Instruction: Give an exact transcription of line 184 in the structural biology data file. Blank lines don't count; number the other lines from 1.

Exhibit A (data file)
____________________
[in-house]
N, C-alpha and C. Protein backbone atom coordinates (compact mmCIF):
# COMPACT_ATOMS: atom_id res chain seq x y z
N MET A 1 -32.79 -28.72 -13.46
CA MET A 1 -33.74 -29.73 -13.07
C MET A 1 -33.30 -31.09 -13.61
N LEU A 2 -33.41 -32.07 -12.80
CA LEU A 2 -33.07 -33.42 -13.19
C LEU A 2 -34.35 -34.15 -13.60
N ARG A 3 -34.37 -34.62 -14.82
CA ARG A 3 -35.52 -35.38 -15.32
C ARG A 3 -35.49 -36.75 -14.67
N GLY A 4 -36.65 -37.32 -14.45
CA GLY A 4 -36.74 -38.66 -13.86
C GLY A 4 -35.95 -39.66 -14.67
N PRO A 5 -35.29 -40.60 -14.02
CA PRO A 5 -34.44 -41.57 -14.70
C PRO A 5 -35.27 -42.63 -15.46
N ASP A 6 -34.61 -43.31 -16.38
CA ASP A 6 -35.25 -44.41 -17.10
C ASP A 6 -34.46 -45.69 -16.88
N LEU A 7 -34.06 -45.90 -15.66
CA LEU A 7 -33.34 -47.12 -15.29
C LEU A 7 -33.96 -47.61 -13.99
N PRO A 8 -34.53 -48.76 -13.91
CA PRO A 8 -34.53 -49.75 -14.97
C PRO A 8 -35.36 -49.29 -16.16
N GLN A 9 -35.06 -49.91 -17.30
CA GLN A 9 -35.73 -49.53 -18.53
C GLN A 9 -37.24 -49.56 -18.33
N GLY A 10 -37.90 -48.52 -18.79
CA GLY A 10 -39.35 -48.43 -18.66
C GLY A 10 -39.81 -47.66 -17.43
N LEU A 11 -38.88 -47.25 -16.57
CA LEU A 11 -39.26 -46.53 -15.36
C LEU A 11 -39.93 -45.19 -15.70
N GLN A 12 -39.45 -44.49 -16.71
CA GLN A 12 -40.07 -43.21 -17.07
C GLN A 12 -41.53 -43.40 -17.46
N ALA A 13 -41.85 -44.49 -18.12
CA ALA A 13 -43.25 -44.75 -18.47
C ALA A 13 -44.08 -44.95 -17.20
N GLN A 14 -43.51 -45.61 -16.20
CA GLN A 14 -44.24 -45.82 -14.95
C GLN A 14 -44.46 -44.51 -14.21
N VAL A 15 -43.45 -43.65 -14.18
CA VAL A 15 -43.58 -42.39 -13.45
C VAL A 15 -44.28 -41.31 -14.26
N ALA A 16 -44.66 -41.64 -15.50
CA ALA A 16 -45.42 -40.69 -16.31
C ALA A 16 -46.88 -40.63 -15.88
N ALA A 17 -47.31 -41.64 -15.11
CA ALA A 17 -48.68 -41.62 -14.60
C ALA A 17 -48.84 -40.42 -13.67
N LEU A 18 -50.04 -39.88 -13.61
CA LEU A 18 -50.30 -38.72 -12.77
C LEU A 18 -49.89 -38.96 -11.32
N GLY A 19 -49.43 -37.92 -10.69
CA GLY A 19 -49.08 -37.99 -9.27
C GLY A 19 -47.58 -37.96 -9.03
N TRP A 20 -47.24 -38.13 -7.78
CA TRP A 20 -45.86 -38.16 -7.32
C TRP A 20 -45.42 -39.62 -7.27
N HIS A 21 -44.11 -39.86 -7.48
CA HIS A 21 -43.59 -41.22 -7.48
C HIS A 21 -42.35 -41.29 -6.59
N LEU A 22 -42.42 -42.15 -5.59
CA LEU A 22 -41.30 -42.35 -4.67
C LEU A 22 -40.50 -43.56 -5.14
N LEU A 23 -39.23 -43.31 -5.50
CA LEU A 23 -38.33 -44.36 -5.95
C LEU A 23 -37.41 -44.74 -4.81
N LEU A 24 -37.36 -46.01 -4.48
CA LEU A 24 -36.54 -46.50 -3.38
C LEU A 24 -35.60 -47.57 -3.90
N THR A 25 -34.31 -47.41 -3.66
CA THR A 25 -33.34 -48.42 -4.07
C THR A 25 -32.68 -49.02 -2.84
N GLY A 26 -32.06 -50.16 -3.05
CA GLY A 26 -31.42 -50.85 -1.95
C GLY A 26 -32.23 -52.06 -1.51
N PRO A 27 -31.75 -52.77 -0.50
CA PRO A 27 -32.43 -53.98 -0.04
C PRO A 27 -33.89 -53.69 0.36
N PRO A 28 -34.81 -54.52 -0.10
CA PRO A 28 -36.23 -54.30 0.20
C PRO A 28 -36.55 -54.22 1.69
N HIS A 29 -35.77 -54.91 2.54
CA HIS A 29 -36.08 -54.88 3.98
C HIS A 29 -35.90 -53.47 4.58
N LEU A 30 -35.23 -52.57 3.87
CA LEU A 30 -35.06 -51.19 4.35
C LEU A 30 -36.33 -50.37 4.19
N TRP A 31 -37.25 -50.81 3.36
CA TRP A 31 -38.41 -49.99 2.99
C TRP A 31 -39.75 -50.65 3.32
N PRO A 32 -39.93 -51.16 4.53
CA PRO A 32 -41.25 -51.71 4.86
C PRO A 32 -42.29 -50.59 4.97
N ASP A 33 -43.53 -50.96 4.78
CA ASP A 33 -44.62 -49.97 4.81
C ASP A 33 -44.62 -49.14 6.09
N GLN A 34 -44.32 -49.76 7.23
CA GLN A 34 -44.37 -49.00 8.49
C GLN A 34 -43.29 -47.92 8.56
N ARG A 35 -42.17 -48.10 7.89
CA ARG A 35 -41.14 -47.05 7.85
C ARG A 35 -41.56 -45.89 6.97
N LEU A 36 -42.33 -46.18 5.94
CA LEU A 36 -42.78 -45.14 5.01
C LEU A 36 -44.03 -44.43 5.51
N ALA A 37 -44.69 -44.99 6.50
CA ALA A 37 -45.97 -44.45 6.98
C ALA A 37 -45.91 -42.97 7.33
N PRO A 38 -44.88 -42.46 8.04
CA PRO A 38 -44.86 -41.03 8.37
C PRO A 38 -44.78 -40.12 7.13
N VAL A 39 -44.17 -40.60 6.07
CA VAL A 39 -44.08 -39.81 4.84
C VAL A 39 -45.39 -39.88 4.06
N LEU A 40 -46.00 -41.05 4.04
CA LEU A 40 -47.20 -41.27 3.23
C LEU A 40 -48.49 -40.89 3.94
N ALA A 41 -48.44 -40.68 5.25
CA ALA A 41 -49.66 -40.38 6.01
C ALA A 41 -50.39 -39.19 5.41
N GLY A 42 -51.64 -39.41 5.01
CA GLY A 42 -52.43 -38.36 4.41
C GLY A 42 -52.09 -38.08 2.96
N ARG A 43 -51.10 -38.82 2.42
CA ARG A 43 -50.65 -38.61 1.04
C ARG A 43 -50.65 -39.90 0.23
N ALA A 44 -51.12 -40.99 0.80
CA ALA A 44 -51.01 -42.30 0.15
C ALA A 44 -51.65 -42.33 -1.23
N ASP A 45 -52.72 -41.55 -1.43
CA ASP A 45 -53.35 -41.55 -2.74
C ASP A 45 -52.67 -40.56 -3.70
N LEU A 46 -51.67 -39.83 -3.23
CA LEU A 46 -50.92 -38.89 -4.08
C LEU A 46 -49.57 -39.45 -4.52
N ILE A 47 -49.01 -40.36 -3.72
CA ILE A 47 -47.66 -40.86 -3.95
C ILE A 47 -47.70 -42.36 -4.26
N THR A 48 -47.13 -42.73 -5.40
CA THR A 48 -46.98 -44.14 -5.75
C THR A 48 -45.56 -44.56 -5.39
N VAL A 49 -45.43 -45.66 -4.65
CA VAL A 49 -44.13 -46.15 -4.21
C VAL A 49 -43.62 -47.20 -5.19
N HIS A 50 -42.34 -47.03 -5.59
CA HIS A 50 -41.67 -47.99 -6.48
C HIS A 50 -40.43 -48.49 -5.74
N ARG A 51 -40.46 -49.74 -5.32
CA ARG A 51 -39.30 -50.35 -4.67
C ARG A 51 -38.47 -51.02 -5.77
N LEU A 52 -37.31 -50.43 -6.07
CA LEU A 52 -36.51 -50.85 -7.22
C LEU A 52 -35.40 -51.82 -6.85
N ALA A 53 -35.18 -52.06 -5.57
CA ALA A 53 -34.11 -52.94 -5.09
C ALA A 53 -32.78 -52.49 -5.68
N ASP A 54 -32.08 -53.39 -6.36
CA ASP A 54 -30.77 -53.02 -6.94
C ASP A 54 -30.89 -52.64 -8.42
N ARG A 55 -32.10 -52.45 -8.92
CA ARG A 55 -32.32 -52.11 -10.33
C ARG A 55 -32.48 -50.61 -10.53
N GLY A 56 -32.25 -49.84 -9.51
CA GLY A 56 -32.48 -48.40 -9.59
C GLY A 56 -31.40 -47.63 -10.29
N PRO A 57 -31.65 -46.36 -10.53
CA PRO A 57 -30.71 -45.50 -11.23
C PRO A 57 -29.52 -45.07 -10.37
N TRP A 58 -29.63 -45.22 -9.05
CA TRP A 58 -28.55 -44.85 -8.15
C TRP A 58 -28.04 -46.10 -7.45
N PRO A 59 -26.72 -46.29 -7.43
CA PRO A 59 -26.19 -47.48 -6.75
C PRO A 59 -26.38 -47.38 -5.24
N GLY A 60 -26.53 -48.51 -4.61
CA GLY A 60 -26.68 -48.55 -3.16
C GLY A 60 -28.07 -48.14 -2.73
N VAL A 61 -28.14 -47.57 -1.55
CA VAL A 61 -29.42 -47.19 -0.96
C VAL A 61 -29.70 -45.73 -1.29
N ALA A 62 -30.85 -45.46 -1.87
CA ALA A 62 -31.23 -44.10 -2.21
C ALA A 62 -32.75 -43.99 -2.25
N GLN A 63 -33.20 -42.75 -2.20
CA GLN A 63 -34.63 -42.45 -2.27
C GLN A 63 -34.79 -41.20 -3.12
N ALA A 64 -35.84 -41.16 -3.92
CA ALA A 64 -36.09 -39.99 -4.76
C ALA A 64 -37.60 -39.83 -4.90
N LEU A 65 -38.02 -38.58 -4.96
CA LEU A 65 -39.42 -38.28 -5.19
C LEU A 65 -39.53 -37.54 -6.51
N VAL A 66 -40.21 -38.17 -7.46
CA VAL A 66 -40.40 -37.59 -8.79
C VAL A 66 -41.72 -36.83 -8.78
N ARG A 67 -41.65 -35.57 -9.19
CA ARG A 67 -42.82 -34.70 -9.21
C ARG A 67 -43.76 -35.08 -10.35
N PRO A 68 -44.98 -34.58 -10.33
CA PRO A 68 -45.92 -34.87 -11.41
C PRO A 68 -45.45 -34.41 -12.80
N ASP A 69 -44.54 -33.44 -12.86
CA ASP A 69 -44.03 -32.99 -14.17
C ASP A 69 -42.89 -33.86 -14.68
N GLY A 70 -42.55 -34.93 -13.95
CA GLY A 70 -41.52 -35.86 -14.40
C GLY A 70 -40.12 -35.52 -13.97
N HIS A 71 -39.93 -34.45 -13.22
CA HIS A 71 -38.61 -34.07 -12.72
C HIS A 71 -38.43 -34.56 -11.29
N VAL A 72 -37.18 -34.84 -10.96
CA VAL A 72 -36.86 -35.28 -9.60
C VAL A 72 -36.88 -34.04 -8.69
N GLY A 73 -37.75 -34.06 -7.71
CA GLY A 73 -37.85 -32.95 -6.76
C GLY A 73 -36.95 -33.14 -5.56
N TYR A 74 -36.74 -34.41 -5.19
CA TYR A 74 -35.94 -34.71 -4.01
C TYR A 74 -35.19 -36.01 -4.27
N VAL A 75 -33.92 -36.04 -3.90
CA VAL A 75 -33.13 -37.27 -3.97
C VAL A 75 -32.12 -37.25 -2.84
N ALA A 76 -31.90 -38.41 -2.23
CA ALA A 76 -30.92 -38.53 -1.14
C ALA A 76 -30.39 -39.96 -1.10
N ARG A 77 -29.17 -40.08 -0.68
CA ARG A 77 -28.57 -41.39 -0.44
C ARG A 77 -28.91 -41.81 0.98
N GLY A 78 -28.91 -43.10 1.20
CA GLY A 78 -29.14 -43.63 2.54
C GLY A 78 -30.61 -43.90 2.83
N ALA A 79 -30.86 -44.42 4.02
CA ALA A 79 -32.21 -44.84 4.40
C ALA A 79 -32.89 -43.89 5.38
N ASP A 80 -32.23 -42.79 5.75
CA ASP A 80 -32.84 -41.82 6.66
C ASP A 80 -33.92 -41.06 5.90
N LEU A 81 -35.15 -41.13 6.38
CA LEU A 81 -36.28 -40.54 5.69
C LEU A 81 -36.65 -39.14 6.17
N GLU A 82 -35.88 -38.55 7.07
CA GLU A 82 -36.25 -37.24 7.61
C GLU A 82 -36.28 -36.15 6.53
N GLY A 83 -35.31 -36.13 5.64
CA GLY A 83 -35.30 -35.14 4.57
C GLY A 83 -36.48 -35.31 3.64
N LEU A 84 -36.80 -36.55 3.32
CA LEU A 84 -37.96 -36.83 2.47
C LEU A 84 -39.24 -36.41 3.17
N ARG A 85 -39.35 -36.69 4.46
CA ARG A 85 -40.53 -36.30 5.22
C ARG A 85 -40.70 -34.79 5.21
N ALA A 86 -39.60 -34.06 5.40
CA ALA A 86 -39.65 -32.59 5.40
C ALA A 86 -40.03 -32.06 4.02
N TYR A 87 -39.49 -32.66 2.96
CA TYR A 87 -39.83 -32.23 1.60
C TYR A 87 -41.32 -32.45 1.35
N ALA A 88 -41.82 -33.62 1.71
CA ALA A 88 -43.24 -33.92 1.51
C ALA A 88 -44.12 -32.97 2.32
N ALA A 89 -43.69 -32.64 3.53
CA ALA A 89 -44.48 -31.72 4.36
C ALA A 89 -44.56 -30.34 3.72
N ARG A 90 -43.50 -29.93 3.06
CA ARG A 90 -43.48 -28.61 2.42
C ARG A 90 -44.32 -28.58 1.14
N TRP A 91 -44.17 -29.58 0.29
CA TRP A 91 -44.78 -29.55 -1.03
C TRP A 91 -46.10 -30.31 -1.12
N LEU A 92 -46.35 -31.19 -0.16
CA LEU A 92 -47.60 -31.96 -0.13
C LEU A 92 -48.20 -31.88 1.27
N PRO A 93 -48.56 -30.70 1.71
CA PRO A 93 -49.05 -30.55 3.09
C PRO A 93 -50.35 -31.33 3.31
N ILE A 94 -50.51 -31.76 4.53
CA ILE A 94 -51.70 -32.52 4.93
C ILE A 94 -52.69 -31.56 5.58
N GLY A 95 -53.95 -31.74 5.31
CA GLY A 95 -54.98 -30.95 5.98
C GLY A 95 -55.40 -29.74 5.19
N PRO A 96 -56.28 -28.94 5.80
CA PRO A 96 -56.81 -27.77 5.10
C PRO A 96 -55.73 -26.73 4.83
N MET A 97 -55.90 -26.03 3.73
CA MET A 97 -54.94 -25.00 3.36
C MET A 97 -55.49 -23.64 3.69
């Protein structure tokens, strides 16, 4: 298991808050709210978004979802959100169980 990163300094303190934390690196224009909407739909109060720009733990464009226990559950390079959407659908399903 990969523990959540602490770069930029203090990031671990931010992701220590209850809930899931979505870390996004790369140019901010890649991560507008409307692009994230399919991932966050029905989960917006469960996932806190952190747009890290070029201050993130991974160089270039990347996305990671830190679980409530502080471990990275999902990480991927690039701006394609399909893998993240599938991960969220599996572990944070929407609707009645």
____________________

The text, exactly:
N VAL A 61 -28.14 -47.57 -1.55